Thermochromic Inks | week 9

This week, we learnt to print with thermochromic inks!

Developed in the 1970s, thermochromic inks have numerous applications and can be found in everyday items, art and design:

Soft drink tabs to indicate that the drink is chilled (coloured tab)
Creative packaging design to emphasise branding concept
Materials needed
  • Silkscreen and squeegee
  • Light-coloured fabric to print on (A different type of ink is needed to print on dark fabrics)
  • Thermochromic pigment (powder form)
  • Acrylic medium and paint (optional)
  • Heat source e.g. hair dryer or iron

Mix the thermochromic pigment with the medium. Caution: wear masks while doing this as inhaling the fine powder can be harmful!

Adding the ingredients

Mix well to achieve a paint-like consistency.

The printing process is similar to the basic silkscreen printing process. Put some ink along the top of the silk screen.

Pre-designed silkscreen

Drag the squeegee downwards, applying pressure evenly. Move the squeegee up and down several times to ensure even coverage.

Unexpected Results

When I initially printed them, the inks were very bright and saturated. Strangely, when I brought my prints home later that day, I discovered that the colours (especially the blue) had faded substantially to a light pastel blue. I suspect this may be due to the type of fabric I used.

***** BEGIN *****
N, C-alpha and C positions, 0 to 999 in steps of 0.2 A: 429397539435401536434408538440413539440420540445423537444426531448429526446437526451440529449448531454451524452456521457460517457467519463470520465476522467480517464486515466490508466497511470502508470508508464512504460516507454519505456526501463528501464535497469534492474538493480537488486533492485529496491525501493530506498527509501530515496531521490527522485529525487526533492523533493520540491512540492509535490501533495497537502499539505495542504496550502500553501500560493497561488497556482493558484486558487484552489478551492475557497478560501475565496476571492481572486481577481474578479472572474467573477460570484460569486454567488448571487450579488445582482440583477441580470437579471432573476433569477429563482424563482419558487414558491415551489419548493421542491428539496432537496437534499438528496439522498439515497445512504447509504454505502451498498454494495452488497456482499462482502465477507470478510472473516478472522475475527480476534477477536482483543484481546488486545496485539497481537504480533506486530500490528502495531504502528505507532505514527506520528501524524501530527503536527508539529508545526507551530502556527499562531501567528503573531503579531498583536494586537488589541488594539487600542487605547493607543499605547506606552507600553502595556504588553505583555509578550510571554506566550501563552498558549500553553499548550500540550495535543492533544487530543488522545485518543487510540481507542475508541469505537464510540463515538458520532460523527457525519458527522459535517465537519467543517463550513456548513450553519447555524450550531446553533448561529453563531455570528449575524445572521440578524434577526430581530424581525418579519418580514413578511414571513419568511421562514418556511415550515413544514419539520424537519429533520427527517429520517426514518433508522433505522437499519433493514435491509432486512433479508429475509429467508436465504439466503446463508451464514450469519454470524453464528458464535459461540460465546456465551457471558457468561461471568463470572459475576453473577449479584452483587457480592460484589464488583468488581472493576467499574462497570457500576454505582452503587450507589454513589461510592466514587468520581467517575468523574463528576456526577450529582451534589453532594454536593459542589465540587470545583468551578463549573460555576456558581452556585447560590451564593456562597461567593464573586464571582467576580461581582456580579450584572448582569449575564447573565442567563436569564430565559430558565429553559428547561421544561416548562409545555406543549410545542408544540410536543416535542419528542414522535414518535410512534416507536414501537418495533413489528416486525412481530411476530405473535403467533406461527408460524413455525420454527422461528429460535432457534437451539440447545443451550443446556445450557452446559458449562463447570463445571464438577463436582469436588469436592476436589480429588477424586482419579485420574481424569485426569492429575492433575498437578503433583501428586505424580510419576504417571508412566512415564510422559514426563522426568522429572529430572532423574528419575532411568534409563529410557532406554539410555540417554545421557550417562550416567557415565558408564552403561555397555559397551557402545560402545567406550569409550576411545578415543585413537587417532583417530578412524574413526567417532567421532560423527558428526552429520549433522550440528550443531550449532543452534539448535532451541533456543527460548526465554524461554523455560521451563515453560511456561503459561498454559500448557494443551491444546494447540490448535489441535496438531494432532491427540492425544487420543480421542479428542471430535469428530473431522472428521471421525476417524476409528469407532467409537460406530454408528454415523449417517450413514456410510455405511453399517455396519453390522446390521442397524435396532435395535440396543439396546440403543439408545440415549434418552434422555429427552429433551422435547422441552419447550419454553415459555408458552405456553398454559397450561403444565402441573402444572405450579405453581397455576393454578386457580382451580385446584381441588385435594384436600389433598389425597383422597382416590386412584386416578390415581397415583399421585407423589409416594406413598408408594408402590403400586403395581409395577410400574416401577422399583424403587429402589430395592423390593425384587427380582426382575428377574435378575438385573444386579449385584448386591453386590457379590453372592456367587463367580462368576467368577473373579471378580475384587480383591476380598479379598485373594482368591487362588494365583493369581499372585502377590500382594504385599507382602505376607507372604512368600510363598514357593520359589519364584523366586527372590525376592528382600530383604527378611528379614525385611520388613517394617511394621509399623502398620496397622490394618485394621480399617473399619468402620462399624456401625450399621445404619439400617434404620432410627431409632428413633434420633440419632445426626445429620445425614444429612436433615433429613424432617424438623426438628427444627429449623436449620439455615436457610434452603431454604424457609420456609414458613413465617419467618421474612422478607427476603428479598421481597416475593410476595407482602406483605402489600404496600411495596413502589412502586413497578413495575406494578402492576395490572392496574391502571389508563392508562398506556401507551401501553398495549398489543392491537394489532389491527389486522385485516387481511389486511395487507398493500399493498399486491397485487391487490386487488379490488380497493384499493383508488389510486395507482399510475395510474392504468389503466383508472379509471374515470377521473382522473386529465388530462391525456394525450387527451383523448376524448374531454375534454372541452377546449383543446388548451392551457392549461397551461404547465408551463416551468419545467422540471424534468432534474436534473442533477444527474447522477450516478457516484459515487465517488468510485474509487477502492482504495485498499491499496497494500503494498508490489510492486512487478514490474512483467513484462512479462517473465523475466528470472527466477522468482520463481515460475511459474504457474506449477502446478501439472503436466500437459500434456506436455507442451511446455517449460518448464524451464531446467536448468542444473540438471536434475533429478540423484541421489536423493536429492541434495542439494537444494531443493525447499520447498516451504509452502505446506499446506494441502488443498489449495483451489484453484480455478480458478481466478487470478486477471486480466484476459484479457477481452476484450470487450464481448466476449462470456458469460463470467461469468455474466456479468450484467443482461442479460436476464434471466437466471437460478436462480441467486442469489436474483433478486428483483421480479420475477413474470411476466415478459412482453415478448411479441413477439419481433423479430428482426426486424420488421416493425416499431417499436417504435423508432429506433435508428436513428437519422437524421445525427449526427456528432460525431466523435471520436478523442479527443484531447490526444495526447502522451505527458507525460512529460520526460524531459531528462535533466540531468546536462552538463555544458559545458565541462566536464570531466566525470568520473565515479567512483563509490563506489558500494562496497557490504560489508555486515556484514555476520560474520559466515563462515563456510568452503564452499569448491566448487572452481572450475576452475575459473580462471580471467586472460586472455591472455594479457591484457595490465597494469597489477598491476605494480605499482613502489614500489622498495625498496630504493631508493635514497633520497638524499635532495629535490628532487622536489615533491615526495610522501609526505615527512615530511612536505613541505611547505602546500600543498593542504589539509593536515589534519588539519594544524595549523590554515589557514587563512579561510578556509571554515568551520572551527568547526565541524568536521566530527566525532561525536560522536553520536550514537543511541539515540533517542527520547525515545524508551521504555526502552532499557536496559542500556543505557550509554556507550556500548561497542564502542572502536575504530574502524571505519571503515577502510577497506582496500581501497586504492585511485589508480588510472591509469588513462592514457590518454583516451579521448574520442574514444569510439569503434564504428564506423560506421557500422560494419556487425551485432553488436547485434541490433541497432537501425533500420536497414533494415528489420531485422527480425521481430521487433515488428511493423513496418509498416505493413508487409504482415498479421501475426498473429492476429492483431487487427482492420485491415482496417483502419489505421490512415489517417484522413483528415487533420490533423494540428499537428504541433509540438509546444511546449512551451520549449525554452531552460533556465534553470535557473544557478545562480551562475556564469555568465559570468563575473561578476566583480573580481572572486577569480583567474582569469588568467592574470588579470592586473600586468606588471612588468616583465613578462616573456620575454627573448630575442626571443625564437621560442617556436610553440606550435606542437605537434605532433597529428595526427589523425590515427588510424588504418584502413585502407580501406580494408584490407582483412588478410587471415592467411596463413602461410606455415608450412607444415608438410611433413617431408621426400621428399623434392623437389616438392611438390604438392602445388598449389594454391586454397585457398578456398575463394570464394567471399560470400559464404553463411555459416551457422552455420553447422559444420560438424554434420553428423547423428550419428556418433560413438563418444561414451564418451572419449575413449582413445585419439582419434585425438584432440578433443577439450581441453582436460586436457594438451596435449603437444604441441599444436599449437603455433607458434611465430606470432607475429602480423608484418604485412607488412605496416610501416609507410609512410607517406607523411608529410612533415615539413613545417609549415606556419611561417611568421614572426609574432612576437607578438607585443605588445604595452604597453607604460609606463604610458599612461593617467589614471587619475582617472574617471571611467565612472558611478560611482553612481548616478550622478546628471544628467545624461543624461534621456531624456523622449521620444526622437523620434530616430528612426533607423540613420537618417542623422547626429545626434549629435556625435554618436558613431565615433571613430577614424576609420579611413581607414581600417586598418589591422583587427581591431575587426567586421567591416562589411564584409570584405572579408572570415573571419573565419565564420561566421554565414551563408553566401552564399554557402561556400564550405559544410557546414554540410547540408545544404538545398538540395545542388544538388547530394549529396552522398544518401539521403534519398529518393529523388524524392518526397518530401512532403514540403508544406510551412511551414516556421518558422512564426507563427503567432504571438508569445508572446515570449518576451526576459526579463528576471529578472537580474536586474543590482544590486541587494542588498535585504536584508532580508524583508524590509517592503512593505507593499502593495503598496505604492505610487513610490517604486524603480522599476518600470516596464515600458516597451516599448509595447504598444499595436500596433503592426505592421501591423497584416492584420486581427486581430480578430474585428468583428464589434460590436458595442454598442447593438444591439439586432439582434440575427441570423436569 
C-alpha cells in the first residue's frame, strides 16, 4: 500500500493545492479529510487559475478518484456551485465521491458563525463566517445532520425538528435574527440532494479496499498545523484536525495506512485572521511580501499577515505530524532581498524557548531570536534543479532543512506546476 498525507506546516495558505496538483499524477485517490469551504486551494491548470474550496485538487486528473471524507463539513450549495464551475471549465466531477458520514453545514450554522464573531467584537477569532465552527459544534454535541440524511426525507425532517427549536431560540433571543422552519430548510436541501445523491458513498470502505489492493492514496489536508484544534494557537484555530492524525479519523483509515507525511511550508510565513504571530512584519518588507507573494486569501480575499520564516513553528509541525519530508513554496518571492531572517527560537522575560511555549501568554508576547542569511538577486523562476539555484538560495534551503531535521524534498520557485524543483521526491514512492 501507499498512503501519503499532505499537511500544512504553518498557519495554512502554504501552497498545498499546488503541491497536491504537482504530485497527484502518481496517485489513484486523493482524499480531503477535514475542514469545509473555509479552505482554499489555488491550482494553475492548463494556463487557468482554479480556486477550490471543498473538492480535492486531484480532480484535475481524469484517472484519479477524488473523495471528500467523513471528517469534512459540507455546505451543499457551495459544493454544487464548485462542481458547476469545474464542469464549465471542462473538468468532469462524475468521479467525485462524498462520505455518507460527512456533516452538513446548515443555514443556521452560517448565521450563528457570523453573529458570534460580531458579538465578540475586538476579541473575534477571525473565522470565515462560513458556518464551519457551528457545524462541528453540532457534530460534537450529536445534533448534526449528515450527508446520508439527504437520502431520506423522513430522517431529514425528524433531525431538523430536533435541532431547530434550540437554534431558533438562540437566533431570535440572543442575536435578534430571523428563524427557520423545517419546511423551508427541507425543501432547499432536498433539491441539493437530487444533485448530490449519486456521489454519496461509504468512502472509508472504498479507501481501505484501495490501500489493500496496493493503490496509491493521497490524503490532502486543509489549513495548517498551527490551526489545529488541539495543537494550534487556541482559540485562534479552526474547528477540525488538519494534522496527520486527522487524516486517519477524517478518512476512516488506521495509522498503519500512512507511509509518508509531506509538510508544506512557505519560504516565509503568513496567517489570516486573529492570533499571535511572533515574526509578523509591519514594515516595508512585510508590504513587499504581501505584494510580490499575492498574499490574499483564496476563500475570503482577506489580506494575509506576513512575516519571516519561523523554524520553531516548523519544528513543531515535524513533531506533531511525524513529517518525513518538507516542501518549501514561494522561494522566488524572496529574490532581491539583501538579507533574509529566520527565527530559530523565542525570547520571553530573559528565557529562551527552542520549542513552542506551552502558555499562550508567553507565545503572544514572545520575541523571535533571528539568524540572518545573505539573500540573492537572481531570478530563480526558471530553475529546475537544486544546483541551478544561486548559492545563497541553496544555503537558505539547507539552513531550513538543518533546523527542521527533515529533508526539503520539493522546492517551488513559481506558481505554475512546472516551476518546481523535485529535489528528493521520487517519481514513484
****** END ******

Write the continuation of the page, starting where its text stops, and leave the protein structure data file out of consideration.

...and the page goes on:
Effect of an iron on thermochromic inks

I printed another sample with yellow thermochromic pigment mixed with green acrylic paint. When heat is applied, the yellow disappears, leaving a cooler and darker shade of green.

Thermochromic ink in action
‘The Original Wearable-Tech’

I like how fabrics with thermochromic ink are highly interactive. We can consider them to be the predecessor of wearable technology which is becoming increasingly popular. Instead of including electrical components such as LEDs and temperature sensors which add to the bulk of the clothing, fabric printed with thermochromic inks are lightweight and create a more seamless interaction. They are playful and can create surprising effects, reacting to human touch as well as the environment.